the strategy in research, we were always focusing on the wicked problems. What are the problems that we try to treat? Where is the gap between what surgeons want to be able to do for their patients and what they can do for their patients? And can we fill that gap with technology? So it's not I have a robot? What do I apply it to? It's I have a really big clinical problem, the gap which I can close with robotic technology, what robot should I make to close that gap? And so in the process of being in running research, and then later strategy, I wrote business plans for essentially every robot that is out there in the world right now plus a few more that I might tell you about another time. And they were all questions around what is the big problem that we're trying to solve, and we didn't build any of these robots. But then a new technology came along. This was a shape sensor. And it had a fiber Bragg grating that allowed us to look at the pose at the tip of a meter long fiber in very rapidly, and with very, very high precision. We already had our problem list, we already knew what we were trying to solve. And so when this technology came out, we knew what we were going to do with it. And we built a new robot around it. It's not like we came with the technology and said, What am I going to apply it to? It's I have this laundry list of problems. And new technology has come out which of these problems does it help me solve. And so around that shape sensor, we created a catheter robot. And this is just like that wrist that I talked about. That's the thing you believe in the tip of the catheter is the thing that I believe in out of this, we built the robot around it to put the tip of the catheter in the right spot. And so what was the problem we were trying to solve sort of a surgical problem, but also a little bit of a diagnostic problem, the big gap in lung cancer diagnosis. So the National Lung Cancer Screening Trial was going on in 2010. We were in keep in mind, so you're working with data from the time to try to predict where everything is going to go. And back in 2010, the National Lung Cancer Screening Trial was trying to do something that no trial had ever shown before, that it was actually cost effective and reasonable to do lung cancer screening. Because every other trial in the past had shown that you harmed more patients than you helped if you did mass lung cancer screening. Because the workup associated with the the the nodule that you saw, was so damaging that you actually hurt more people than you helped. In the early stages of nodules, nine out of 10 of them are entirely benign. And it can be very difficult to differentiate, which is cancer and which is not. And so lots and lots of people were getting surgeries, for nodules that didn't have cancer in them about 30% At that time, and people were waiting on this treadmill, see a nodule. And then you do serial CT scans, and the patient believes they have cancer for 18 months. And don't underestimate the burden and the psychological burden of the workup. This is not just cost. This is real patients suffering associated with this. If the nodule has actually grown enough, often you've halved their life expectancy. In the process of waiting for that nodule to grow big enough for you to determine that it was actually cancer. You do have that procedure, you do a lobectomy, and we're really talking about an 18 month cycle before resolution. What we saw with that catheter was a completely different paths. There were bronchoscopes out there, there was even a robotic catheter that other people were looking at. But without the accuracy to get someone off of that diagnostic treadmill, it was not going to change that path for somebody. But what we could see with that piece of technology was a four week cycle of a nodule identified being able to snake in and be able to no matter where it was in the lung. And no matter how small it was, at the you know, centimeter size, be able to get a definitive sample, give them a diagnosis right away and then be able to go to definitive treatment. And so what we saw in that piece of technology was the potential for a factor of 10 improvement on people on the lung cancer cycle. And so that was a wicked problem. And it was a wicked problem that we had, and we had looked at for a while and we had been waiting until the technique algae showed up that let us get there. And so this is the ion now. And we did our so in, I talked about the catheter being everything, or the end effector being everything. The other problems that we had to solve in this are, we had to be able to do auto segmentation of the lungs, we had to be able to do pathfinding, you have a synthetic model of the lungs. Over on the left, you have your actual visualization. And you'll notice, the path tells you to go in a place that's completely obscured right now, you wouldn't have seen that branch on the airway, you need the synthetic model and the real time view to be able to navigate your way through the lung, you'll notice this is retroflex. This is down the airway all the way back up into the apical segment, being able to get a full size sample that is definitive and able to give that person a diagnosis, we had to be able to get there in order for this robot to do what it was that we needed. And so we were waiting until the technology was there. So, and I promised one funny story about the development of this, which is you can see the user interface over there. Over when when you're building these new things, you are the first to try to solve some of these problems. And we went down to Fry's, when it was still open in Sunnyvale, and bought two track balls, because I was like, oh, we need to be able to think in terms of pitch and yaw and in terms of rotation. And so we mocked it up. After a trip to fries with two track balls, there was a team assigned to really redesign the entire UI and make it super Excellent. And all of this sort of thing. After nine months of really trying to get something better than to track balls, we have to track balls. Because it, we were solving the problem in like, well, but we need this kind of positional awareness. And we need this kind of positional awareness, and those are separated. And so that should be the solution. And sure enough, so there's really random stories. And there's a few people out here in the audience who have been along the way, where if you knew the origin of a particular thing, especially in medicine, where it's so concerned, you know, everyone is very specific. And we have all of these processes, how the occasional just, oh, I have an idea to trackballs ends up in a longterm product, I kind of there's little funny stories like that all over these robots. Um, I couldn't give you a talk about the future without talking about data and AI, because that would not be, you know, that I'd be shirking my duty in the hype cycle to, to not address this. You have to be thinking about data and AI, from the point of view of what problem is it solving? What important problem is it solving? Not? What nail am I going to hit with this hammer that I have? And so when we think about the data that are available, we need to be thinking about what do we do with those data, it's not just enough to have it all we need to be able to interpret we need to have a real reason that we are collecting that data. Now, one of the things that collecting a lot of data lets you do is to drive sort of overall insights around you know, from from mass sets of data about how people are using it, what are you know, what does well for our workflow? How do you think about pulling all of those sorts of things together. So that's the kind of operational type data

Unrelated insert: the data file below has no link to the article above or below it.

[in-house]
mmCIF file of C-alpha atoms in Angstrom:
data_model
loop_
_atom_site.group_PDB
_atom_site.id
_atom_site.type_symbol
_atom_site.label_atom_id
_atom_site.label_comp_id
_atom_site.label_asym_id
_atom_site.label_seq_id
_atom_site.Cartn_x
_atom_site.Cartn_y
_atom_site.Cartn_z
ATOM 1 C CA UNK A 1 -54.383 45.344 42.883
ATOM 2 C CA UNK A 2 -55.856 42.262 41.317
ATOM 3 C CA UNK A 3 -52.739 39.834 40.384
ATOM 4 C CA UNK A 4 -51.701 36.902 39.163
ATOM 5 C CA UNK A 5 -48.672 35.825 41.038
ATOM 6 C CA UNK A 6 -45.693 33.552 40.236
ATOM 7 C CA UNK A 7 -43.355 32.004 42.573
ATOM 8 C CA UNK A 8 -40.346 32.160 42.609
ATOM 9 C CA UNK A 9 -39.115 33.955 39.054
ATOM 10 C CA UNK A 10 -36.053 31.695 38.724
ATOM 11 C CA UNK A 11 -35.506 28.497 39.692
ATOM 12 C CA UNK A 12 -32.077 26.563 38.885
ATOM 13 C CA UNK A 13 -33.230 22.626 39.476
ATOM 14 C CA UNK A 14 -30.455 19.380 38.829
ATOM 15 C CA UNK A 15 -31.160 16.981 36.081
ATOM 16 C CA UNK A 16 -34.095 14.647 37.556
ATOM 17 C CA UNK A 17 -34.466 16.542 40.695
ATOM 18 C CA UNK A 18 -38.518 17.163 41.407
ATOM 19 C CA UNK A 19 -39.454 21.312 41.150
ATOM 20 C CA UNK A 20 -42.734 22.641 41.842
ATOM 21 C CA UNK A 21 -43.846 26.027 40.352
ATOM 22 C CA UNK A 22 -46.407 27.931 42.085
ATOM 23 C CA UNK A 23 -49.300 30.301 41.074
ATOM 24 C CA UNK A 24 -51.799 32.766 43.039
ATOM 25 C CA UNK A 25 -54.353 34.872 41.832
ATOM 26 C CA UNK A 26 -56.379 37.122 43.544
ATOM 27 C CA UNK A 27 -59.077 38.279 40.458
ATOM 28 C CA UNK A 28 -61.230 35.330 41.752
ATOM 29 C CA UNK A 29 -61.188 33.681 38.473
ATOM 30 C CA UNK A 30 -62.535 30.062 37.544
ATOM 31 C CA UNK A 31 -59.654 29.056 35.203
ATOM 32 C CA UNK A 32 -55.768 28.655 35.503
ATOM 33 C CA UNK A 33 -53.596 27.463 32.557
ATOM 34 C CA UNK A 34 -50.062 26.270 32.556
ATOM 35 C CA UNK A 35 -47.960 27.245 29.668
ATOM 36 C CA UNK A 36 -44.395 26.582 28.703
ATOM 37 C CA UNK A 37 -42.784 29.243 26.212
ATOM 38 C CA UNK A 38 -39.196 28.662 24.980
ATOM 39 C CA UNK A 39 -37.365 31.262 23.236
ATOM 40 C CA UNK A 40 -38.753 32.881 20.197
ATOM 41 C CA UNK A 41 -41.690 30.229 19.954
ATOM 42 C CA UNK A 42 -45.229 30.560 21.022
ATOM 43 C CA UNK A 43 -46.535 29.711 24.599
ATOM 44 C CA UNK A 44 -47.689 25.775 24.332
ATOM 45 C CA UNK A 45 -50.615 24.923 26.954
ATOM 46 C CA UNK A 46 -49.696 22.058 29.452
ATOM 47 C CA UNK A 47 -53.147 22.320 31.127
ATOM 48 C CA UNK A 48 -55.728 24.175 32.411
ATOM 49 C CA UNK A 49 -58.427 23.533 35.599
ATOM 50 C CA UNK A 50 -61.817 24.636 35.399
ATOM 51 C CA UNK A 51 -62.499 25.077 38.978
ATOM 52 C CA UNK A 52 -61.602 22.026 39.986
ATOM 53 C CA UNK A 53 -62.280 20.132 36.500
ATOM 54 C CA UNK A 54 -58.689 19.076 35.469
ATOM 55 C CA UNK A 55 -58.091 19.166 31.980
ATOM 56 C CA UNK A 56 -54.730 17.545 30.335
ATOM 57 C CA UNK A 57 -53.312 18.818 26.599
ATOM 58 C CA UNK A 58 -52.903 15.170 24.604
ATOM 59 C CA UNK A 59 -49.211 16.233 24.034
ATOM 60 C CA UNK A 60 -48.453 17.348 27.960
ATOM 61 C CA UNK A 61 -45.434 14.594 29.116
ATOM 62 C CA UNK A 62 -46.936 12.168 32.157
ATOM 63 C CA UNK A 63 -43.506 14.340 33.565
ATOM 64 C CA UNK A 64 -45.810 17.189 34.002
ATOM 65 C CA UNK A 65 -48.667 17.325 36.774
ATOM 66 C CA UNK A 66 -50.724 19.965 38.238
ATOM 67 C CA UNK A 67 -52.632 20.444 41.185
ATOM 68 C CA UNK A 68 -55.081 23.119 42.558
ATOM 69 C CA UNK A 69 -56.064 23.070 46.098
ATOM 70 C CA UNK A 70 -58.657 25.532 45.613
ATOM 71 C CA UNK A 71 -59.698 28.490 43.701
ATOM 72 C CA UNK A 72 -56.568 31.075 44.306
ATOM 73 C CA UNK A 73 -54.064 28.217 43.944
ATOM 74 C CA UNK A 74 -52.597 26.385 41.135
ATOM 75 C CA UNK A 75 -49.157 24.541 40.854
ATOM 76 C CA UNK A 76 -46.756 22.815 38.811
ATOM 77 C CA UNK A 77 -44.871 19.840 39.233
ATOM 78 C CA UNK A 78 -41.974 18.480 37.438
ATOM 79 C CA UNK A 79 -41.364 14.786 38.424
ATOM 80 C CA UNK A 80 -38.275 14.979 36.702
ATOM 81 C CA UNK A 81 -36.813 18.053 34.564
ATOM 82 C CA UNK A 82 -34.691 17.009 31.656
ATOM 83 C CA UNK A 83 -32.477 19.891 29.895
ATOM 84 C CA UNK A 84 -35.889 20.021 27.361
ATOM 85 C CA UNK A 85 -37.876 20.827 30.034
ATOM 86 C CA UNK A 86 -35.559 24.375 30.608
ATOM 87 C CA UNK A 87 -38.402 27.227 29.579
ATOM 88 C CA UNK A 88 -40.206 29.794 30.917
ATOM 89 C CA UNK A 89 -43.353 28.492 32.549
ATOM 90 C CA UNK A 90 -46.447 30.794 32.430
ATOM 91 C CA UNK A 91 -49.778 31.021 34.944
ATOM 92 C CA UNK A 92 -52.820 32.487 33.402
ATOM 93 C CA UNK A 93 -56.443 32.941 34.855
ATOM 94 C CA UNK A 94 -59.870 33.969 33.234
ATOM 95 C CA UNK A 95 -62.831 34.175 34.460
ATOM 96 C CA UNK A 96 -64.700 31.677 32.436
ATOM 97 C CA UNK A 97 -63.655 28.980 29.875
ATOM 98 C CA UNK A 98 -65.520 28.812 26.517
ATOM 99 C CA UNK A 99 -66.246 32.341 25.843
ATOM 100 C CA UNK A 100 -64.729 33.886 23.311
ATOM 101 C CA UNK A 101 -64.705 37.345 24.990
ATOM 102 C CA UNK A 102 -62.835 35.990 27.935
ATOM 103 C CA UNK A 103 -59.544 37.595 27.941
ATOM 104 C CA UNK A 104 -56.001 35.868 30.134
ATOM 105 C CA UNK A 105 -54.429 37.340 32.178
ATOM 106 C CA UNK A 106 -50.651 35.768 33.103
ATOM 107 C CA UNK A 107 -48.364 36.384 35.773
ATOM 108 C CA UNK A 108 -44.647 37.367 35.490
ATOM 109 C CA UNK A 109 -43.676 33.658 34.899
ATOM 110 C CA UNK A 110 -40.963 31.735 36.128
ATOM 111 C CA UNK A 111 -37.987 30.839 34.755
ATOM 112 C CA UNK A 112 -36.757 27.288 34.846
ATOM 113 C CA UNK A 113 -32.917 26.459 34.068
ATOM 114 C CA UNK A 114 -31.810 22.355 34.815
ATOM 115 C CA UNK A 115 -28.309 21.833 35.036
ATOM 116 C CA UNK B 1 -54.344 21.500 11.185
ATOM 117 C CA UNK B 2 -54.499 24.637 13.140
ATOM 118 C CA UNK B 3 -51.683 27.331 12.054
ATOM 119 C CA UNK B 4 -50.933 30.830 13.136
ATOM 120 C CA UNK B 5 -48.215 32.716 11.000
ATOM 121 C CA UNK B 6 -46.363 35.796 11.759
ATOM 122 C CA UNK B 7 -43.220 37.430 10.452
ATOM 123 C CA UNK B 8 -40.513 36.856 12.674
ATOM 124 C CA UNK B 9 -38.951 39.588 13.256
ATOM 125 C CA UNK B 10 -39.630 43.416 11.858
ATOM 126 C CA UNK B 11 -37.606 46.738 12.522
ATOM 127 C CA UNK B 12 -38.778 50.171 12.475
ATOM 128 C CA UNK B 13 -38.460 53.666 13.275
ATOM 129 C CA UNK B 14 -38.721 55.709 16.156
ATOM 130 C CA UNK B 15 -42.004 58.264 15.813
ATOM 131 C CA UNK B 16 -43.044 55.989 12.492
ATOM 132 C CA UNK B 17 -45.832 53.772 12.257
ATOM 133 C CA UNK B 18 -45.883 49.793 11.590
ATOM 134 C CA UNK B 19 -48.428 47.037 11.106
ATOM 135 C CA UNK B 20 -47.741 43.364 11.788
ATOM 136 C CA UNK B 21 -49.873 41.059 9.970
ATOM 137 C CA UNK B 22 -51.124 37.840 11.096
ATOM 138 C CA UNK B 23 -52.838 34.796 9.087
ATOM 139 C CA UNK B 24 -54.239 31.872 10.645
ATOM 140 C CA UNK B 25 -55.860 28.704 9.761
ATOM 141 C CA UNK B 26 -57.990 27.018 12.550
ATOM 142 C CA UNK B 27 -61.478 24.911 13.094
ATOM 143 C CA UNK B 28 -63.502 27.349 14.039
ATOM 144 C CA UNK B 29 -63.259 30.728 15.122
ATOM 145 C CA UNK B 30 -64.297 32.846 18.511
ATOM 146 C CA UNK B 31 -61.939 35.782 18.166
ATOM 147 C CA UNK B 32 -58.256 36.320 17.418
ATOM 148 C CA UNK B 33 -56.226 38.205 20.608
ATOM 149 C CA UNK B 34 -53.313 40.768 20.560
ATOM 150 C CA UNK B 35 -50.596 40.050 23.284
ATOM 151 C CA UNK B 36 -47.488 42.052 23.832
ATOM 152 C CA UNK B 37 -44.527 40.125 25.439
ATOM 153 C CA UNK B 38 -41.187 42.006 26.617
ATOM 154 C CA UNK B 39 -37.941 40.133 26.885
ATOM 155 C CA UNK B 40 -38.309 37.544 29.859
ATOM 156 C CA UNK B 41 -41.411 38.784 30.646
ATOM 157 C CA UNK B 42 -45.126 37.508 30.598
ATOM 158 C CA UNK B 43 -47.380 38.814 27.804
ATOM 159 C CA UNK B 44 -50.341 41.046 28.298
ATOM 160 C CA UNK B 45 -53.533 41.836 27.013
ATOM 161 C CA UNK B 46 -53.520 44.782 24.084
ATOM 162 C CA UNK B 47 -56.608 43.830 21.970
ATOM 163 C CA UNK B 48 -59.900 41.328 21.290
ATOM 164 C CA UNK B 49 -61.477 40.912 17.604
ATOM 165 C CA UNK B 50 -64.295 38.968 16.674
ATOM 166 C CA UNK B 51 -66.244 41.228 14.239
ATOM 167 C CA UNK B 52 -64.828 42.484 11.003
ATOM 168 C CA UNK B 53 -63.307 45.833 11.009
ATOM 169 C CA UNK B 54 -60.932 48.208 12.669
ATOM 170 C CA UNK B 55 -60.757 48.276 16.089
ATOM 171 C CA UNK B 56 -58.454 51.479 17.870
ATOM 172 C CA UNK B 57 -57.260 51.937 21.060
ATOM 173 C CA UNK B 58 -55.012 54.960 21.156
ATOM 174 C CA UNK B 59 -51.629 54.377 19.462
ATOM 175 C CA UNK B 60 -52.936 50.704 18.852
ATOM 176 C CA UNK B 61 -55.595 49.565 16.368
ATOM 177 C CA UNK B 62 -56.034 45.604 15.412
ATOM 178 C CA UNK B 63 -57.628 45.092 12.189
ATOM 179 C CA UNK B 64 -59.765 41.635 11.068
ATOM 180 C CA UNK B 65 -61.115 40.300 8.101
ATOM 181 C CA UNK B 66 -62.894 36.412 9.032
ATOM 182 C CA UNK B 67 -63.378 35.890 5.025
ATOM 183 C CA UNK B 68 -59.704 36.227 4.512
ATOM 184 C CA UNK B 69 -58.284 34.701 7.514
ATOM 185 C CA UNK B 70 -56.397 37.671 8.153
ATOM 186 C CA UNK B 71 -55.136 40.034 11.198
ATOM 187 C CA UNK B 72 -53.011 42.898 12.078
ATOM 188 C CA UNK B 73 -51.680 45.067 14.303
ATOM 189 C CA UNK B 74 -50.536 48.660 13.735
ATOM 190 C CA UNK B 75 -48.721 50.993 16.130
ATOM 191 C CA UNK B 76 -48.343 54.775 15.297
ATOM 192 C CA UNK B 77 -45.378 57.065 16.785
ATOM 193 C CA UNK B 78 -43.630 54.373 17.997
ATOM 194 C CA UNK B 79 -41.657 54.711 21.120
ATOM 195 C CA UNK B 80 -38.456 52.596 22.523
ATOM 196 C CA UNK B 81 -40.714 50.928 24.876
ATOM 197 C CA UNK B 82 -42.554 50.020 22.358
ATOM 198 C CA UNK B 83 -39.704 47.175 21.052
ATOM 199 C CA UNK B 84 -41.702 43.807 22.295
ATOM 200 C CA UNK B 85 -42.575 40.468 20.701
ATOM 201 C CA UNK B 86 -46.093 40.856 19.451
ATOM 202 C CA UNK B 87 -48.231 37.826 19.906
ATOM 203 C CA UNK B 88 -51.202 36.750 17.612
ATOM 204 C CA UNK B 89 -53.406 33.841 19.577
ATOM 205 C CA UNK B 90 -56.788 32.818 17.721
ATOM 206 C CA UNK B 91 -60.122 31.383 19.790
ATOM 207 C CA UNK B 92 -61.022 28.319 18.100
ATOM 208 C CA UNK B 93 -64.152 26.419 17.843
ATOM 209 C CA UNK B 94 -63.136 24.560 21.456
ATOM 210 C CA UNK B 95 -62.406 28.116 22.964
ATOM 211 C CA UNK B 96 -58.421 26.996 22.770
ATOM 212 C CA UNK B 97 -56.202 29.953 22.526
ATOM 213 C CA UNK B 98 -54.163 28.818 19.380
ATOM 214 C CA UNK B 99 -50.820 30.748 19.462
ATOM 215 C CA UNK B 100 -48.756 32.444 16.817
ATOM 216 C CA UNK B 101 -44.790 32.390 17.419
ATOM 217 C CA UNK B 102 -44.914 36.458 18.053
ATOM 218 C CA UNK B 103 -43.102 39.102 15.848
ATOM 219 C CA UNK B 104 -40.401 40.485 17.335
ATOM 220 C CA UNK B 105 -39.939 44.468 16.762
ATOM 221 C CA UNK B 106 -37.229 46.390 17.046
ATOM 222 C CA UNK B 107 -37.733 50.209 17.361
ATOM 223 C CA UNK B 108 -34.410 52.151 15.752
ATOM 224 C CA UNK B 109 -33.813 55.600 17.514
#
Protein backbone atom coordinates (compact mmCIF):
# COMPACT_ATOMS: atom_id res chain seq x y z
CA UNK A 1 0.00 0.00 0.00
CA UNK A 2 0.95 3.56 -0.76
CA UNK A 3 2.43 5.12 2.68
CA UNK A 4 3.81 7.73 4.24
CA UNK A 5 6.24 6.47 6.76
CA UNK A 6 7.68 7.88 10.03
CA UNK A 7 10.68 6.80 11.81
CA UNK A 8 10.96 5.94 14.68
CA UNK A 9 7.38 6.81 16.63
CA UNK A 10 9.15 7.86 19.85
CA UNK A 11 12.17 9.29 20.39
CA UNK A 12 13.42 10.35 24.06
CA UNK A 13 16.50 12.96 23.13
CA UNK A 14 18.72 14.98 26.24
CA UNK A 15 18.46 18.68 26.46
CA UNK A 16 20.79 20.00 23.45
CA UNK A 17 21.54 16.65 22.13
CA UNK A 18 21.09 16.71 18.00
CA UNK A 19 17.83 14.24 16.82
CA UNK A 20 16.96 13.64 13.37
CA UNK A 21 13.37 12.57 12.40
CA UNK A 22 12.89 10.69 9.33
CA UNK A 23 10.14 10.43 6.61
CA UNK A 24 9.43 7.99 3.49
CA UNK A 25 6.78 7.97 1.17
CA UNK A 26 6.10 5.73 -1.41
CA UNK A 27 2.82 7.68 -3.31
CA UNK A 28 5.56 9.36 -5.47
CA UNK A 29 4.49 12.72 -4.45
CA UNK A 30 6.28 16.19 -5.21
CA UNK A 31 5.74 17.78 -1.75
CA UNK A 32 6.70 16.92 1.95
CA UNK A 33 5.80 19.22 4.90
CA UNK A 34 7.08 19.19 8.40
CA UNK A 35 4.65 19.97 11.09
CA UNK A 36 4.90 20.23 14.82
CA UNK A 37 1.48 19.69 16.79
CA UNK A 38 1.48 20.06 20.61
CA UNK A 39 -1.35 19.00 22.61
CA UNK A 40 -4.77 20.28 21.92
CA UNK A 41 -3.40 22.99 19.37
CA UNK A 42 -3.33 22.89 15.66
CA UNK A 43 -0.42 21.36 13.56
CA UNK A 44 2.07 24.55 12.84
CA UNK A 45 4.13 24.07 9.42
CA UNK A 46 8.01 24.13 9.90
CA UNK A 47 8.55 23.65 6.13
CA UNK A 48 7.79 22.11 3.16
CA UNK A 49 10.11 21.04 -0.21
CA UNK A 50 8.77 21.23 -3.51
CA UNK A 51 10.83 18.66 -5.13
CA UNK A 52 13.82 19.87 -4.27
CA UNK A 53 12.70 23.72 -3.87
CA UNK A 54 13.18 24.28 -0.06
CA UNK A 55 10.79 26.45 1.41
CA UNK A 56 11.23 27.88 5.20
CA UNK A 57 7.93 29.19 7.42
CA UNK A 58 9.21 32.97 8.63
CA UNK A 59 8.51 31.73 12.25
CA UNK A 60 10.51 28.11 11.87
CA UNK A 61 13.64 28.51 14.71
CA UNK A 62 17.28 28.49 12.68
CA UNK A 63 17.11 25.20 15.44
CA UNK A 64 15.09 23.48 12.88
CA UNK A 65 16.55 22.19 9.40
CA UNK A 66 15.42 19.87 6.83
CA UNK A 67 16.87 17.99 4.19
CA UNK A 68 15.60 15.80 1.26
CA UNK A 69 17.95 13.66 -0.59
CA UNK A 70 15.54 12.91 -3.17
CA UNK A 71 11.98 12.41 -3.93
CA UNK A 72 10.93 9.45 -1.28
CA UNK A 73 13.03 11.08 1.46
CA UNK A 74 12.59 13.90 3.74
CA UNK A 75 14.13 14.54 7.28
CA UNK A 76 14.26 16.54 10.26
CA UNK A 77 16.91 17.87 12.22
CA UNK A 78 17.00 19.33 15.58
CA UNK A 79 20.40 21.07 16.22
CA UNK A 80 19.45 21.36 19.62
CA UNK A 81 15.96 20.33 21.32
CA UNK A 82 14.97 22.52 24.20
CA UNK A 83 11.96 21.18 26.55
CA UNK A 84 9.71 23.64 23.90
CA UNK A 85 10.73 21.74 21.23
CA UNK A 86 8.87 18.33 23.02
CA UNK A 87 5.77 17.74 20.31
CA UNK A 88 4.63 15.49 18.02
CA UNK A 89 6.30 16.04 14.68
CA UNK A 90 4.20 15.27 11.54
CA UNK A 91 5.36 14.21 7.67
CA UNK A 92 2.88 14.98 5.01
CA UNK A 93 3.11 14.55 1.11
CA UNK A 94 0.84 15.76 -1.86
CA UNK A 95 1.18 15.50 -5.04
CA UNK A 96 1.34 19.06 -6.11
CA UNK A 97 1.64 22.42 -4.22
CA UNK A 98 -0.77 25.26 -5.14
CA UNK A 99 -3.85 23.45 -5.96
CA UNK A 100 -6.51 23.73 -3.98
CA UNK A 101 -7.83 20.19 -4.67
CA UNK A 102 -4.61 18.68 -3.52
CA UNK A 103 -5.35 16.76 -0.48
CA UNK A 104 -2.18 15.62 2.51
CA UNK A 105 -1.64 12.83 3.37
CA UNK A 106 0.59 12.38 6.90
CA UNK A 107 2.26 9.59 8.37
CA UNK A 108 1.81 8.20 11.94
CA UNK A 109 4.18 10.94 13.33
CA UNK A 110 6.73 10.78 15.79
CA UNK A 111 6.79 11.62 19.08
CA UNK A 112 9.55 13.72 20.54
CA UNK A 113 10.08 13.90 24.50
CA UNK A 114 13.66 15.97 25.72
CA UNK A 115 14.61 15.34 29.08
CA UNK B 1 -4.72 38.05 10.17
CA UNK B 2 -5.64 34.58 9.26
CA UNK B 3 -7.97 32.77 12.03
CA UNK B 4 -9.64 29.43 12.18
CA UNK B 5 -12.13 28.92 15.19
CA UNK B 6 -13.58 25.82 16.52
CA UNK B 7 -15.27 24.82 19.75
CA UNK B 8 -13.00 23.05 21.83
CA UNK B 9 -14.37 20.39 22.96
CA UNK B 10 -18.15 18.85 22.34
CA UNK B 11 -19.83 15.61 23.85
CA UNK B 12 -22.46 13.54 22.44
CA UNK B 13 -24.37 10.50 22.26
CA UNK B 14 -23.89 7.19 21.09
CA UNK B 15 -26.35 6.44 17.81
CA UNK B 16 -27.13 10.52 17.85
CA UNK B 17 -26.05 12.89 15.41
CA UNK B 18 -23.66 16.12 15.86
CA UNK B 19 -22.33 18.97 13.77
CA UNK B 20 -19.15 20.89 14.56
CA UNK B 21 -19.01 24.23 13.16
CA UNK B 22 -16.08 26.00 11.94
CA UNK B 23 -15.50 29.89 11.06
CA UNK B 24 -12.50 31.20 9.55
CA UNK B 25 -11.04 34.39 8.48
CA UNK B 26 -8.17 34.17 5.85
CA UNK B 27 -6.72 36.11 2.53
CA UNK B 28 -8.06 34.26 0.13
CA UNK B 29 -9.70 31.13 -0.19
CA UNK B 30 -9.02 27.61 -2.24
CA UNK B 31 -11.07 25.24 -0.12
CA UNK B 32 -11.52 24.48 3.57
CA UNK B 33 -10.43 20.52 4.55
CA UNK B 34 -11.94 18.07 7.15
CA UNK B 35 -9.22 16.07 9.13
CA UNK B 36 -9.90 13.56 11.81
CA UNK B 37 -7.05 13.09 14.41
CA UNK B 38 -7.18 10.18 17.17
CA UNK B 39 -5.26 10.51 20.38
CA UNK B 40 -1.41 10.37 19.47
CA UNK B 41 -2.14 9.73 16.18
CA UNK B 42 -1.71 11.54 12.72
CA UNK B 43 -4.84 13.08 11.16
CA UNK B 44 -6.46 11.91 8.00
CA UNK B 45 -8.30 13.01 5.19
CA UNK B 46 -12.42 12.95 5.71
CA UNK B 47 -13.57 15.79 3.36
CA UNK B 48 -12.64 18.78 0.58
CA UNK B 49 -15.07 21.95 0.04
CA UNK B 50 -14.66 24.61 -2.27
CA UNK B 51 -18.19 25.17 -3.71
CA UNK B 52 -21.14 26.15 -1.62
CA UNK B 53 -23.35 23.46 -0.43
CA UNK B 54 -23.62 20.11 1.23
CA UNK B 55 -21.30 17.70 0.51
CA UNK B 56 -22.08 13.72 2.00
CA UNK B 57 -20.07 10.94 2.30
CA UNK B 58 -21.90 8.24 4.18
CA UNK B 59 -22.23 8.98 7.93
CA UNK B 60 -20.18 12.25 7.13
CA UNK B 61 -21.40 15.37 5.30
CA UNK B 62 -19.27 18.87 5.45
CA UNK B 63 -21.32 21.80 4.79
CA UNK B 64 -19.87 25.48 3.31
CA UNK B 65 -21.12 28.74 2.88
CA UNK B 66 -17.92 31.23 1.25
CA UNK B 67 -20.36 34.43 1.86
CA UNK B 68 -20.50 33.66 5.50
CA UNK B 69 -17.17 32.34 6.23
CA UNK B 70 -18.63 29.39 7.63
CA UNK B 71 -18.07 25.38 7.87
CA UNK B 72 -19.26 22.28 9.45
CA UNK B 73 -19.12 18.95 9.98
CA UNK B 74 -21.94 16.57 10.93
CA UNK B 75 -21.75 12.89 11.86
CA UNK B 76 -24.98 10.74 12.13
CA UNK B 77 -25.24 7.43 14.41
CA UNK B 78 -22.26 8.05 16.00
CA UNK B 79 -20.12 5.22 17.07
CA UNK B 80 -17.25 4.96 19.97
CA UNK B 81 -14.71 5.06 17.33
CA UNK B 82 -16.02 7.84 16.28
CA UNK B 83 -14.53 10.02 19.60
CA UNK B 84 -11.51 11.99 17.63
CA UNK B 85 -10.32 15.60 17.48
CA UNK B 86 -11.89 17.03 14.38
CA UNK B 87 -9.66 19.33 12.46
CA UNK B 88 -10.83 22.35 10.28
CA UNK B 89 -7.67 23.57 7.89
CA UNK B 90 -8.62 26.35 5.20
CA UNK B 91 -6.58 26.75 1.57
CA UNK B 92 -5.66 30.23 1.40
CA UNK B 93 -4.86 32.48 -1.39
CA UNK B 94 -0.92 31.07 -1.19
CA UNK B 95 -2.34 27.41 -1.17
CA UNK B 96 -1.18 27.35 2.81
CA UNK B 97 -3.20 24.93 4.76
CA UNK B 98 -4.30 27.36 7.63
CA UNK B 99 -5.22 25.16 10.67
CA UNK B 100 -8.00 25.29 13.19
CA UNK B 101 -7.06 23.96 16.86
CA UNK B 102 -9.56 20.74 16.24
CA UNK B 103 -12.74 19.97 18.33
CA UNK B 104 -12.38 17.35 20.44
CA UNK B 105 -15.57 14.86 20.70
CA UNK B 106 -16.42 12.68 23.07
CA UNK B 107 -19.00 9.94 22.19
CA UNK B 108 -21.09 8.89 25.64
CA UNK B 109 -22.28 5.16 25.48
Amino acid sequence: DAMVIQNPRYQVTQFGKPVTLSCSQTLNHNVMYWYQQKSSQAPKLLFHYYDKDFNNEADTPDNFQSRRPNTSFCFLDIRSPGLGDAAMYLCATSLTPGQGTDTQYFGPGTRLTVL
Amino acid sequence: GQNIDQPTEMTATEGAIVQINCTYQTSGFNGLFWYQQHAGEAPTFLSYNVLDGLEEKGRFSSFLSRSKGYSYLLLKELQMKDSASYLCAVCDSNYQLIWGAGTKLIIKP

Catherine Mohr    19:04